This article was reposted at http://members.tripod.com/ninetyninegolf/twister.html and http://members.tripod.com/ninetyninegolf/Page-Two.html from the July 1993 Experimenter. Knight Twister N99G by Bob Gilbert (1967). (EAA lists the same article in the July 1993 edition... may be a follow-up, clarification, or editorial?) The following text was taken from the website above.
An excerpt from an article written for the July 1993 Experimenter.
May, 1964. I had "lost the toss" and got to make the first flight. We had hoped to keep it low key but with so many support people involved, it proved impossible. Channel 12 News showed up. Volunteer firemen in hooded aluminum foil suits, a chopper with an external litter and on-board cameraman and my partner and a friend in a Swift rounded out the support group. In addition, a number of fellow workers with their wives and kids showed up. It was like a circus!
The FAA representative finished his final inspection, handed me the freshly typed airworthiness certificate and settled back to watch the fun. Everyone else stood back with morose looks on their faces as if watching someone in the last moments of a terminal illness.
My mouth was so dry as I taxied out that I couldn't have spit if my life depended on it. The 90 hp Franklin bellowed through the short stacks and I was on my way. After leaving the ground at around 100 mph, a shallow climb was initiated. Control pressures were light and sensitive as expected. A gentle left turn allowed me to locate the Swift and the chopper as we headed for the practice area.
At altitude some turns, coordination rolls and wing overs were performed to assess control pressures with speed bleed off. Next came landing attitude stalls. A quick check of the chute harness and a glance at the chase plane and away we went. The last figure I saw on the rapidly unwinding airspeed indicator was 85 knots....then the airplane pitched down so violently that I was thrown against the straps, fuel squirted out of the vent in the gas cap and I found myself looking at the ground over the top wing. This was coupled with a violent roll to the left. Full throttle and a rapid (3.5g) recovery was made with a loss of 800 feet. I was sure I had missed something so I climbed back to altitude and did it again. Same results! It was obvious that the approach and landing would prove to be a very educational experience.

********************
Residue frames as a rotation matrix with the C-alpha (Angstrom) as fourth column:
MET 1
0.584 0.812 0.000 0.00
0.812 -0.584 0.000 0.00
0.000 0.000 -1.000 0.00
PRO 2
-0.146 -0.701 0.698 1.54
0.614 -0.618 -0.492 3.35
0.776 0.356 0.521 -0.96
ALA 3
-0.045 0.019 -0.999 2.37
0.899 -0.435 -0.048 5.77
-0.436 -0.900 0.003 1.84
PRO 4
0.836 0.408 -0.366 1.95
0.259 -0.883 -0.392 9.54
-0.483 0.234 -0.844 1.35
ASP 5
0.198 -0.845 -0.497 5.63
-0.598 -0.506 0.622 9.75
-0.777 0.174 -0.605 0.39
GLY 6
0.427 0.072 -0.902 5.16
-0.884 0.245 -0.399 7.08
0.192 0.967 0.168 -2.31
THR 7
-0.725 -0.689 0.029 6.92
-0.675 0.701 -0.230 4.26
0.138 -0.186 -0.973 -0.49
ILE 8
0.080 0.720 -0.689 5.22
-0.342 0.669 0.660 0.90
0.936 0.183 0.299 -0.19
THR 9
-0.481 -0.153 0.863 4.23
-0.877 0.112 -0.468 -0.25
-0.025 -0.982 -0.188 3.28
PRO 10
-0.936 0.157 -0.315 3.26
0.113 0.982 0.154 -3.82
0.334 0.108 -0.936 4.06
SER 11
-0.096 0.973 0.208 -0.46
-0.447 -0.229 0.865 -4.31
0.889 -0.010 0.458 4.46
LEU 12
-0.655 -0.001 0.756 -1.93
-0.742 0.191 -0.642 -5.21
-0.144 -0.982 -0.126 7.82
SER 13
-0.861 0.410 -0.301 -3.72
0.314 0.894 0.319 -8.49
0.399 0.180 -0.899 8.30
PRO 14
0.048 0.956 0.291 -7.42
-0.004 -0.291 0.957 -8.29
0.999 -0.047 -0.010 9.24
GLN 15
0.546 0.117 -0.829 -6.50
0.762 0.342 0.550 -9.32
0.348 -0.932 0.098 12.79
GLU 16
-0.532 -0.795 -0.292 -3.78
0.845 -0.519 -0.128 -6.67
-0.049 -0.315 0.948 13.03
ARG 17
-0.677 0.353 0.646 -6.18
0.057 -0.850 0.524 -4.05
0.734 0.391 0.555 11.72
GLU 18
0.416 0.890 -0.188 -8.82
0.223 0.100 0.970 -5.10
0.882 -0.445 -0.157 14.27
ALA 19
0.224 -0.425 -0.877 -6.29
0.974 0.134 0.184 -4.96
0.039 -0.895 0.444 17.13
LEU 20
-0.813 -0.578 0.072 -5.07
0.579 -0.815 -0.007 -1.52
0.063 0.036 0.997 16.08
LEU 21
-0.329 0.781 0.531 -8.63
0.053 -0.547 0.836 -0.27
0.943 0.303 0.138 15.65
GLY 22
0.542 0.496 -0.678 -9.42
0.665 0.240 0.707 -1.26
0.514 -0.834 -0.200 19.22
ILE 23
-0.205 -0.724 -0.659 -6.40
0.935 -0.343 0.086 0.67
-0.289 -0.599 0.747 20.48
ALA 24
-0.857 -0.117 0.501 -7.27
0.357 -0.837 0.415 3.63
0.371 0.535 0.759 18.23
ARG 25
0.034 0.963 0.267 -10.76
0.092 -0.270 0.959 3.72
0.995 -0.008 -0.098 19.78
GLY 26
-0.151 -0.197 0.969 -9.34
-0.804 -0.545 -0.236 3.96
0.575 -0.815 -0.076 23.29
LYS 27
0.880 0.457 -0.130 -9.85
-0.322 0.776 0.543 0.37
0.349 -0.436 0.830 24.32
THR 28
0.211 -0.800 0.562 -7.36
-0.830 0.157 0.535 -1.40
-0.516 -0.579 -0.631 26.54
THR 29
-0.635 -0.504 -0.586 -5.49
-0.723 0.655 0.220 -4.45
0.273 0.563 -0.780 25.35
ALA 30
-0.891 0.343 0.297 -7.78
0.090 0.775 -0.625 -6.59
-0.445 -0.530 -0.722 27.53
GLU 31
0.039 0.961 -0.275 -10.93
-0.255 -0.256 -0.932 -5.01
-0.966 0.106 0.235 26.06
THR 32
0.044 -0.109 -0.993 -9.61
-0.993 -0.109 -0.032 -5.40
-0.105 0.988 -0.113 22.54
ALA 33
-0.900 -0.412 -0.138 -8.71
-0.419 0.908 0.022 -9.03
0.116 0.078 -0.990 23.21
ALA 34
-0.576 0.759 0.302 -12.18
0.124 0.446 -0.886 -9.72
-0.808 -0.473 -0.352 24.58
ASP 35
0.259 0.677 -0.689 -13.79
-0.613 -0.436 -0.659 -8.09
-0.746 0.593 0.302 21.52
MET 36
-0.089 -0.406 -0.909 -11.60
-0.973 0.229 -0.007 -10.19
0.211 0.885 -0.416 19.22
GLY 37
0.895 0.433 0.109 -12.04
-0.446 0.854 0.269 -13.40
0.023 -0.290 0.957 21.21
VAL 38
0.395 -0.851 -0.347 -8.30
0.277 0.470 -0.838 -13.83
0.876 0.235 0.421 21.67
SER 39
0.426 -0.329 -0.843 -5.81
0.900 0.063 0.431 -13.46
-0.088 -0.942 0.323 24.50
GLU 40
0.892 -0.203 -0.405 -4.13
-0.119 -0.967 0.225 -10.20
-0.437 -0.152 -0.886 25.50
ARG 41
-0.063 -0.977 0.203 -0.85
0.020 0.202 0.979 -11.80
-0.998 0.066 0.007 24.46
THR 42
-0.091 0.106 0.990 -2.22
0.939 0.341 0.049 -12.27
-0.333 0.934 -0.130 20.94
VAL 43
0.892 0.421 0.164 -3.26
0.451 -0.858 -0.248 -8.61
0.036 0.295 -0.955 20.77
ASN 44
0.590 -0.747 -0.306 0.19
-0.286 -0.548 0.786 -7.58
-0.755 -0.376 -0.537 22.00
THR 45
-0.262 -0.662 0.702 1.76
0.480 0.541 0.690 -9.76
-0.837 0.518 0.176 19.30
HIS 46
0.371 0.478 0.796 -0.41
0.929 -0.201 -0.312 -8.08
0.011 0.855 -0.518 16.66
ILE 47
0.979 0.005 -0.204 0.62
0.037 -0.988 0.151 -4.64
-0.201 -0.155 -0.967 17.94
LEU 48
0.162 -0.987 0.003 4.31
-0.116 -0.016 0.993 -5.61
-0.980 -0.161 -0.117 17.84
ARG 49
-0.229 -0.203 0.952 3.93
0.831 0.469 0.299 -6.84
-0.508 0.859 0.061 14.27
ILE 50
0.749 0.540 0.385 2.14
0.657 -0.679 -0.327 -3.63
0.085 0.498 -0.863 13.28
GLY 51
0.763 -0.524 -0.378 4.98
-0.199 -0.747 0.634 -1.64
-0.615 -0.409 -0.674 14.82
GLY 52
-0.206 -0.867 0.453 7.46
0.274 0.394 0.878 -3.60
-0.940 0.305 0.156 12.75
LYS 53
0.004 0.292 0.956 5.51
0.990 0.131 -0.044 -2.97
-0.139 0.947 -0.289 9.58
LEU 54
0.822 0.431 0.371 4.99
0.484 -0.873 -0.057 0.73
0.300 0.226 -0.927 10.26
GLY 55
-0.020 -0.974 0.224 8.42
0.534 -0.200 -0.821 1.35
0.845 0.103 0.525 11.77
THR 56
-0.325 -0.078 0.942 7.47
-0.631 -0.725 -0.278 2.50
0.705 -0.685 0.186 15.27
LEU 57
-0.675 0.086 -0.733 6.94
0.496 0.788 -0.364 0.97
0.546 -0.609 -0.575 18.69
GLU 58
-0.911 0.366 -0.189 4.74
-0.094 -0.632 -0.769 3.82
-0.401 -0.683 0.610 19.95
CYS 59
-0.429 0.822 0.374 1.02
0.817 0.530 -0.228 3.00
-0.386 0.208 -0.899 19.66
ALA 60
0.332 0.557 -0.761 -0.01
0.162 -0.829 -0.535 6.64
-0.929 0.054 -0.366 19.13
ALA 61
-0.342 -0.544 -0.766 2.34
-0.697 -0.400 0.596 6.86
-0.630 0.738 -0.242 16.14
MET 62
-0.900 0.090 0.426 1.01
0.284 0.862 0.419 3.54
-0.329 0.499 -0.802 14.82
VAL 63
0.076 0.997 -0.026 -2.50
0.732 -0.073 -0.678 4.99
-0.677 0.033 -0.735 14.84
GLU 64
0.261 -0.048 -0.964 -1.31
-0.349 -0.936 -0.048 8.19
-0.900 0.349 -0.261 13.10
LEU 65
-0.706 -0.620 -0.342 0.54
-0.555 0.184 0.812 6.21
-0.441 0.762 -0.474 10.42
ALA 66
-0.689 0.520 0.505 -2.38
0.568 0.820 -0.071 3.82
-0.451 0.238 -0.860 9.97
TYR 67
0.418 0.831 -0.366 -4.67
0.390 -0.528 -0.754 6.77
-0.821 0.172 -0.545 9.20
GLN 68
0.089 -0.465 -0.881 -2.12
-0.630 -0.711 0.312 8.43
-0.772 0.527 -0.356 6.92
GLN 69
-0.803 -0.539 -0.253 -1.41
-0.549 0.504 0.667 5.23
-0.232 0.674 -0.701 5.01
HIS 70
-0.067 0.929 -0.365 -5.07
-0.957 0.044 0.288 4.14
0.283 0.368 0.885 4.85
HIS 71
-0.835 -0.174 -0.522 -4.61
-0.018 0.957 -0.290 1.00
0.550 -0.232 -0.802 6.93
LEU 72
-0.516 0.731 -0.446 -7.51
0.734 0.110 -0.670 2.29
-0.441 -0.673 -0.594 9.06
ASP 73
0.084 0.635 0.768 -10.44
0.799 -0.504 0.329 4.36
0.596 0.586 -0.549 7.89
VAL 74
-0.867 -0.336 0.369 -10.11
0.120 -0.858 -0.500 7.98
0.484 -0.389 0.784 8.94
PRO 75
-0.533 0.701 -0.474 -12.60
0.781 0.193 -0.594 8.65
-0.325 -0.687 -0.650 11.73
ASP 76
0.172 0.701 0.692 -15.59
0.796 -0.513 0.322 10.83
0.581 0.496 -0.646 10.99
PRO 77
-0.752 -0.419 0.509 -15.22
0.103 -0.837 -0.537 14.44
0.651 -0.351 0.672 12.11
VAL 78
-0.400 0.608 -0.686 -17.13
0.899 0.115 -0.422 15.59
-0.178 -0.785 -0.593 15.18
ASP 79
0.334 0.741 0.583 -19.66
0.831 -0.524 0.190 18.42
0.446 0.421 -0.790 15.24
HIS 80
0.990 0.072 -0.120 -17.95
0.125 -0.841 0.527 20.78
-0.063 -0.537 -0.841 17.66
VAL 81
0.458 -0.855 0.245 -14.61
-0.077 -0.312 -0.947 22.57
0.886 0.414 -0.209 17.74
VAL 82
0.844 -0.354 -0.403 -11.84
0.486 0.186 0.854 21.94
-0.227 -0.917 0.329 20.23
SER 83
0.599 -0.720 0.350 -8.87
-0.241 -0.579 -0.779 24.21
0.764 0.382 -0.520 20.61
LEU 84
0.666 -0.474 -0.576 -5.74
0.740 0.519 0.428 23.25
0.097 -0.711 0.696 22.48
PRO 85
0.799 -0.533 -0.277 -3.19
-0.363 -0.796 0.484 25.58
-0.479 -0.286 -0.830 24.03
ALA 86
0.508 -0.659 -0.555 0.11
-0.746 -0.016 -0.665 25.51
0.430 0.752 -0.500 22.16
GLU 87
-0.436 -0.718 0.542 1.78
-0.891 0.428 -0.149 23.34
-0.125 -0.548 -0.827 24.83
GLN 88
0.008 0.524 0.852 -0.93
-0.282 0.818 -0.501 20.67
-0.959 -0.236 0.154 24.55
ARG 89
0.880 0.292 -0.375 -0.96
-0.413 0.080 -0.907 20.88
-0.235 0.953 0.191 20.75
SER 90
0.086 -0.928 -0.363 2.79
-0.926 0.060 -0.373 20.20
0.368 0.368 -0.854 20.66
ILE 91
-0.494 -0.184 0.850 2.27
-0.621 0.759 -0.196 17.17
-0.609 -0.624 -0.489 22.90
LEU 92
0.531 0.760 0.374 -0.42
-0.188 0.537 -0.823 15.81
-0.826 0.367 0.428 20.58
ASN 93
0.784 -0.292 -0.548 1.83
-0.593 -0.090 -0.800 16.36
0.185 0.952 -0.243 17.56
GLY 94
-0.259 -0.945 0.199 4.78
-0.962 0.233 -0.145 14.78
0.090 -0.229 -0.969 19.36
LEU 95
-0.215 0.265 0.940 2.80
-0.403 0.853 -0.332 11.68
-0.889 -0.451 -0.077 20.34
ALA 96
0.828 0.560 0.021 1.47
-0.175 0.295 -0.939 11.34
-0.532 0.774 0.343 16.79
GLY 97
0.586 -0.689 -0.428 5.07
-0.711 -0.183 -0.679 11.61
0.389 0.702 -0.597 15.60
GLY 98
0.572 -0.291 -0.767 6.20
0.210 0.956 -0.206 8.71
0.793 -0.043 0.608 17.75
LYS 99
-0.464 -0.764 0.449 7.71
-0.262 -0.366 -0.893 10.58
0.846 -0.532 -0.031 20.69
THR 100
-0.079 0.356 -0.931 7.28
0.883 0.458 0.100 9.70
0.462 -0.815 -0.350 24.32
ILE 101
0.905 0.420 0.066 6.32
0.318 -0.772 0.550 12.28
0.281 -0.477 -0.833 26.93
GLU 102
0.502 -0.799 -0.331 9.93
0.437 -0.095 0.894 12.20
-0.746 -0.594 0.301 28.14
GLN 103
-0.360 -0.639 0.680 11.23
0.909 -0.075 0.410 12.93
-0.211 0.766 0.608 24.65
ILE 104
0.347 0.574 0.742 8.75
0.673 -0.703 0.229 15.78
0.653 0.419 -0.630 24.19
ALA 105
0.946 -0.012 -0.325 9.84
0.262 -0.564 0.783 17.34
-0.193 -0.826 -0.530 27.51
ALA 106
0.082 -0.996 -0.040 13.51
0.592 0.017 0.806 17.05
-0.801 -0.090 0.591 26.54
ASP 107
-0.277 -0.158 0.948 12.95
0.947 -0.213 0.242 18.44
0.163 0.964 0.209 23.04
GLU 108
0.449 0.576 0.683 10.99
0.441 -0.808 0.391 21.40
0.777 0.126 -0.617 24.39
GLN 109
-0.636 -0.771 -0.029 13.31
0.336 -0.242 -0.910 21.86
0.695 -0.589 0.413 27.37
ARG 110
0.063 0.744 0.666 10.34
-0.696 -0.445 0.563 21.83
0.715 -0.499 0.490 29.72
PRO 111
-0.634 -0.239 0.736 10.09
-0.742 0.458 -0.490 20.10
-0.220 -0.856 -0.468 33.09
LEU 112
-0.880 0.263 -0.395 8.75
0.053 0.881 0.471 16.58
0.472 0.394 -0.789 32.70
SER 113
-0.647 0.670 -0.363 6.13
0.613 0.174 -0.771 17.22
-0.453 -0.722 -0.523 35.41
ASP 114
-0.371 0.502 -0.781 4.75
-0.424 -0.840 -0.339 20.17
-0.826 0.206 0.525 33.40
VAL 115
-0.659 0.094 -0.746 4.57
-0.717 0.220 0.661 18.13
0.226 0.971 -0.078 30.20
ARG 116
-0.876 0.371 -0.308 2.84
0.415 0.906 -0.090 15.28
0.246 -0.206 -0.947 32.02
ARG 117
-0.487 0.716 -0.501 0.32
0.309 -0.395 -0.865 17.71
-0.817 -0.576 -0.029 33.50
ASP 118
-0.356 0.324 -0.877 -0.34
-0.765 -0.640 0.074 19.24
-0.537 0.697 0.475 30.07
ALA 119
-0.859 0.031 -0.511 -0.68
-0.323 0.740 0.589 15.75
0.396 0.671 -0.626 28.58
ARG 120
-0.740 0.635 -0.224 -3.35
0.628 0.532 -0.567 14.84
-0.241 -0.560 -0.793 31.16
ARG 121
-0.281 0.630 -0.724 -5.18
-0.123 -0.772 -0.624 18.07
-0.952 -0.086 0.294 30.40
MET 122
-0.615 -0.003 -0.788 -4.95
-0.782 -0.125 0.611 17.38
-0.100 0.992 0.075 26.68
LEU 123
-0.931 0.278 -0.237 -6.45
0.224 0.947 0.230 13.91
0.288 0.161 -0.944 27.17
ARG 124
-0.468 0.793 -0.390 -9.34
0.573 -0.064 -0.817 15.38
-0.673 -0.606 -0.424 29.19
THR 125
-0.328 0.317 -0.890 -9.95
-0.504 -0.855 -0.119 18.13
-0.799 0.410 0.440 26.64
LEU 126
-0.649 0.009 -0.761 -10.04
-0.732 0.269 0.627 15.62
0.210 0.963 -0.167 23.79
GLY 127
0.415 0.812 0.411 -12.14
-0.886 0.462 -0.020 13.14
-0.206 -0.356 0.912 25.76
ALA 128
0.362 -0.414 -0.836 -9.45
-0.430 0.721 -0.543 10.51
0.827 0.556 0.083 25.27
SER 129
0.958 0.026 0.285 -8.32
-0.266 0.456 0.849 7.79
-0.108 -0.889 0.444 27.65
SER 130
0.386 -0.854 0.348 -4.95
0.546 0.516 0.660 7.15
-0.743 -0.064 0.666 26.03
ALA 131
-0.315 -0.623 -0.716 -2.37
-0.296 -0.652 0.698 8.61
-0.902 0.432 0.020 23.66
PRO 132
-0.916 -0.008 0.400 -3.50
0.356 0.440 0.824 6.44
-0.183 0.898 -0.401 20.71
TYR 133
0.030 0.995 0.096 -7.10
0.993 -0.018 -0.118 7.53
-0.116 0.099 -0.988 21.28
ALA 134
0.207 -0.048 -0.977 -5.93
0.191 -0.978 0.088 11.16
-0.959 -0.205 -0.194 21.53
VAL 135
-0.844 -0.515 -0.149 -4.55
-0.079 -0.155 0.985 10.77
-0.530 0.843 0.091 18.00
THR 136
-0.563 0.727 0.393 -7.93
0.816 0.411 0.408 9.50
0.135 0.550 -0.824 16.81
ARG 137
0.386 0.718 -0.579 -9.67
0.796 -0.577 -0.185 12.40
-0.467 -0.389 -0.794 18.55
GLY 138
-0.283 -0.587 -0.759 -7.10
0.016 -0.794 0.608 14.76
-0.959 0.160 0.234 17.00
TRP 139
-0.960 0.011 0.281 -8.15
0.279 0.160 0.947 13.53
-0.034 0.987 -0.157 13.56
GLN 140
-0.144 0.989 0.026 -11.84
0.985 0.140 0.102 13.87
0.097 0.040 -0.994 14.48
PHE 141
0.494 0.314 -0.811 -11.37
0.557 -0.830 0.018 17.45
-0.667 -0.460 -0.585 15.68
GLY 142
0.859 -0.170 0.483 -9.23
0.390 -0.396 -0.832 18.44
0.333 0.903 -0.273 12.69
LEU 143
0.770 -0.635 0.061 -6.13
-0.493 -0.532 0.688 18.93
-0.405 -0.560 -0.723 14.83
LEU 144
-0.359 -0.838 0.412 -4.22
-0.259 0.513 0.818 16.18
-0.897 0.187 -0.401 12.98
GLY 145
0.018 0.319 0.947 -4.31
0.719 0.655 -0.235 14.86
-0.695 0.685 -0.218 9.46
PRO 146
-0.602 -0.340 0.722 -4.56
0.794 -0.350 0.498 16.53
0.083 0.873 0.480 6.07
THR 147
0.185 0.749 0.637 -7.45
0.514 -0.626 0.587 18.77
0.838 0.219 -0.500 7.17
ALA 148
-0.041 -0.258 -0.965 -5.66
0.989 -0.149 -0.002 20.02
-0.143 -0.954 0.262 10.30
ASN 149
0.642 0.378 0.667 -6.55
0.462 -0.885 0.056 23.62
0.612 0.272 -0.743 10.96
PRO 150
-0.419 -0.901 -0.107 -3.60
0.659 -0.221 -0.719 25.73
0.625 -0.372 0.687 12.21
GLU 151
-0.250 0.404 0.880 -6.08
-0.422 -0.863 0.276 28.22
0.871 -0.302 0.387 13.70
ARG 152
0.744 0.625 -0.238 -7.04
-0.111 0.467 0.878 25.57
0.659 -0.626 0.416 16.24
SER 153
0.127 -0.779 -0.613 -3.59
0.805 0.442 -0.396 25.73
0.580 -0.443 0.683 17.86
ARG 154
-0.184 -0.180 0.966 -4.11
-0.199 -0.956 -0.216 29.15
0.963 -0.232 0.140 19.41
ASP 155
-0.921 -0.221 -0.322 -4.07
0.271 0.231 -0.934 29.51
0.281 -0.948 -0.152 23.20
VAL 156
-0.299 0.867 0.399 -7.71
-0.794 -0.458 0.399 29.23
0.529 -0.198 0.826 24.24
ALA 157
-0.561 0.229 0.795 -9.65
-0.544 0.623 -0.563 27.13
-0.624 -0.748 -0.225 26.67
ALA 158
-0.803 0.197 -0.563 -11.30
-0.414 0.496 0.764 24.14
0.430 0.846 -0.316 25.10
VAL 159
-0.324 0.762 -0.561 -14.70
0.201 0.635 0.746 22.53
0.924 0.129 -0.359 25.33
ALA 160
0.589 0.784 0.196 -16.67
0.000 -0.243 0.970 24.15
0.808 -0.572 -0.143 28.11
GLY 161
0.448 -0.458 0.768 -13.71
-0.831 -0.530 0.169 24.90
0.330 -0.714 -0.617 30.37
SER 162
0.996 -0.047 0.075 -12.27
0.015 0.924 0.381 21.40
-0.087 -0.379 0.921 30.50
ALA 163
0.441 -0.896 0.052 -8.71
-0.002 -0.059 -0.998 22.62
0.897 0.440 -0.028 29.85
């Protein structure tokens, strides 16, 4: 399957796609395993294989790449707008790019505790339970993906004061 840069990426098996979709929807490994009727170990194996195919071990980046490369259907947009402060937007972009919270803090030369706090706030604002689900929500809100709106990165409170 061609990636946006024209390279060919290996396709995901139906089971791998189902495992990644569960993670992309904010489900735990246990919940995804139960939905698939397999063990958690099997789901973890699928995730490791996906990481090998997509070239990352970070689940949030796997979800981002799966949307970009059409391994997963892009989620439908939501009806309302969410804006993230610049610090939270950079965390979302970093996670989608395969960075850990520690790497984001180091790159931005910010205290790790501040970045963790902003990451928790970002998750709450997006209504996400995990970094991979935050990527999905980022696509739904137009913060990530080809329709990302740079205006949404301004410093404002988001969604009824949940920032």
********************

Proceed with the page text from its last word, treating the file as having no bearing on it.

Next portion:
As descent and pattern entry were in progress, the rescue chopper was spotted hovering near the approach end of the runway. The Swift was just behind and to the left. Initial approach speed was 100 mph, but it soon looked as if I might overshoot. The nose was lowered and power reduced. The six foot propeller acted as a drag chute and I lost 200 feet before I could get the throttle open. Not wanting to experiment further, I settled on 115 mph for final and wheeled it on at 95 mph. After a long rollout I taxied back and dismounted. Everyone just shook their heads.
Subsequent flights confirmed that the stall came at around 90 mph. The vicious rolling pitch down was a permanent part of the airplanes personality. The spin tests, six turns in each direction, showed the spins to be fast and that the nose would begin to come up a little after the fourth turn. Recoveries were positive and took a full turn to a turn and a half after the control inputs.
Even with its built in "attitude" the little Twister was a dream to fly; a real thoroughbred. We did Cuban eights, snap rolls, aileron rolls and barrel rolls with it and cut a lot of toilet paper with the inter-plane struts. Once it earned your respect it was thoroughly predictable and a delight to fly.